Finding The Dog Poop Perp Is Only A DNA Test Away
Charlotte has one of the fastest growing apartment markets in the country. And that’s a boon for another type of business. One that deals with waste. Pet waste that is. There is a high tech service many property managers use to crack down on owners who don’t pick up after their pups.
At the mulch dog park alongside the Mint Apartments, tenants have an eye on one another. Ronnie Umar is walking with his two dogs – Ripley and Amira, in the fenced in area. He spends a lot of time out here and says it’s not just dog dynamics that come into play at the park.
“The biggest thing you’ll find out is who is dominant and who is not and whose owners who are skittish, scared or dog people or not,” he said.
Umar adds it is easy to tell who doesn’t pick up after their dog as he points out some recent droppings. He assures me because he’s a good neighbor he picks up his dog’s poop, at least most of the time.
“The two times where I won’t pick up? If it’s in foliage that can’t be reached within reason.
Also, if it’s less than firm,” says Umar.
Umar now has another incentive to pick up after his dogs. He says he could be fined $50, if he doesn’t. After that fines can climb to $250.
The property manager hired a company called PooPrints to identify who is leaving the dog poop on the property by testing the droppings for DNA. The results are compared against a database of genetic material from dogs who live in the building to identify the human who didn’t scoop the poop.
Brock Kehoe started the company’s North Carolina franchise more than five years ago. He estimates between 100 and 200 housing developments in the Charlotte area use the service.
“Poops, parties and parking,” he said, “Those are the three issues that most property managers deal with the most and we are solving one of them.”
Residents have to give Kehoe their dog's DNA. He’s set up in the Mint’s front lobby with q-tips to swab the dogs himself to kick off the program.
According to PooPrints the company is used in about 3,000 complexes nationwide. When employees find poop on the premises they take a sample – as Kehoe demonstrates.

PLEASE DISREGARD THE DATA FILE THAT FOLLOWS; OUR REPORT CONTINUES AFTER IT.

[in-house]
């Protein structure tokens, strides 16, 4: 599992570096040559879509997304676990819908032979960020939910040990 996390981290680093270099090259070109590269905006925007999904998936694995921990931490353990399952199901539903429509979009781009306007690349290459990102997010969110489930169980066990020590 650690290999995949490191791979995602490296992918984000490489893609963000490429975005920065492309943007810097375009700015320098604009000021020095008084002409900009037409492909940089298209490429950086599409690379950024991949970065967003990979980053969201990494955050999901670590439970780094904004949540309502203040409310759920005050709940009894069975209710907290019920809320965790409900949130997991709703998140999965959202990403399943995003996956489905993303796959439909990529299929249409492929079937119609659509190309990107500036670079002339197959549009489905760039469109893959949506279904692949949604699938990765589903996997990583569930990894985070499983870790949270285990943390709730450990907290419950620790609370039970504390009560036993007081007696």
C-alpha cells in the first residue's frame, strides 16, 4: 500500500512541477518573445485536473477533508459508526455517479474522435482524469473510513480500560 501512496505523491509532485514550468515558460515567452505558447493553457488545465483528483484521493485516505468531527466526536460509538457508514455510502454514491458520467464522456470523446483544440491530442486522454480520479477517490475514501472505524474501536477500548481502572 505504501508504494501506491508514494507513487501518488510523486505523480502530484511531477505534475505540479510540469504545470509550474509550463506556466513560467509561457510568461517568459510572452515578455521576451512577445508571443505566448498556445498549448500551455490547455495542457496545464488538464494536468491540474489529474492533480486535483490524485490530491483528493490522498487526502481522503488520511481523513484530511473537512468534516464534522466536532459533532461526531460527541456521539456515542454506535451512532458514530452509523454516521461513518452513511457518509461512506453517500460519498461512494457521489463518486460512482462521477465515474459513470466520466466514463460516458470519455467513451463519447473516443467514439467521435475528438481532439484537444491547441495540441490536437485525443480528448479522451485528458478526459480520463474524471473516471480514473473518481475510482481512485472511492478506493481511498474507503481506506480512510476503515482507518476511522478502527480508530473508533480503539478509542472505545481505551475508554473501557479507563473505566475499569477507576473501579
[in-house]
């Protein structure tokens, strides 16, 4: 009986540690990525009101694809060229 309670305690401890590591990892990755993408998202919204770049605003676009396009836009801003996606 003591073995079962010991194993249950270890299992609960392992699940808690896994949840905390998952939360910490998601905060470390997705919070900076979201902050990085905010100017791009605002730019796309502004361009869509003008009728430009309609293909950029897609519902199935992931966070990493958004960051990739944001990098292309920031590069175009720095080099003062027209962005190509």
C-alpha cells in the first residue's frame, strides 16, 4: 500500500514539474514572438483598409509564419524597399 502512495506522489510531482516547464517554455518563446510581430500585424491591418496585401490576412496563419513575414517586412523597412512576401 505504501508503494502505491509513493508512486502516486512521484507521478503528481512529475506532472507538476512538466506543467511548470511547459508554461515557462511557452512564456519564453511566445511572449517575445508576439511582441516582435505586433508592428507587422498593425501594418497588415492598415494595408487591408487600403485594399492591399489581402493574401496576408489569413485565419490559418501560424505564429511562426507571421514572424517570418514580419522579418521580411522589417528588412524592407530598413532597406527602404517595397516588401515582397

“The collection tool looks kind like a to-go knife,” he said.
That’s the scientific way of saying he’s using a plastic knife to cut a piece of a dog turd.
“We are just going to flip it over and basically cut down the outside of it,” Kehoe said. “We want just that very little bit.”
He then drops it in what looks like a small Tylenol bottle filled with a liquid preservative and shakes it up. That sample will go to a lab where scientists will try and find a match. A property manager at Millcrest Park Apartment Homes in Fort Mill says she orders about 24 tests a year from PooPrints. Over the past five years the property has used PooPrints, Whitney Whitesides says there’s been a significant reduction in dog poop. Residents there are fined $250 for each offense.
“We haven’t had anybody get too upset about it," Whitesides said. "Of course the initial reactions are not happy that they have to pay it. But they acknowledge that they agreed to this and they have paid.”
She says if a resident doesn’t pay they are in violation of the lease.
Kehoe, the head of North Carolina PooPrint says the private market is good, but he wants to expand into cities. He says he’s planning to pitch it to a few municipalities in North Carolina but wouldn’t say which ones. The Parks Department in Carmel, Indiana implemented the PooPrints program in one of its membership-only dog parks in 2015.
“Everybody laughed at us,” Parks Department Director Mark Westermeier said. “We were the butt of all jokes.”
He said now they have virtually no problem with perpetual poop perpetrators in the five acre dog park with 350 members.
“In two-and-three-quarters years we’ve had seven incidents and we were able to give people warnings and we have only issued three fines,” he said.
Westermeier said it didn’t cost the city anything because the fees were passed onto pet owners. In London, the borough of Barking and Dagenham piloted the program in parks and pavements. A spokesman said residents registered their dogs voluntarily, but they still had a 50 percent reduction in what he calls dog- fouling incidents. The borough plans to use the program permanently starting later this year.
Back at the Mint Apartments, resident Arianne Becker is excited her building is starting to crack down on pet owners. Becker insists she always picks up after her dog Maple –who is appropriately that color. She says she’s seen some who aren’t as diligent. She used to live in a third floor unit that overlooked the dog park. And that’s where she got a glimpse of the offenders.
“I could have never identified who it was,” she said. “But I did feel like coming down and reporting it. But there was no way for me to do it.”
Hopefully for Becker, those days are over.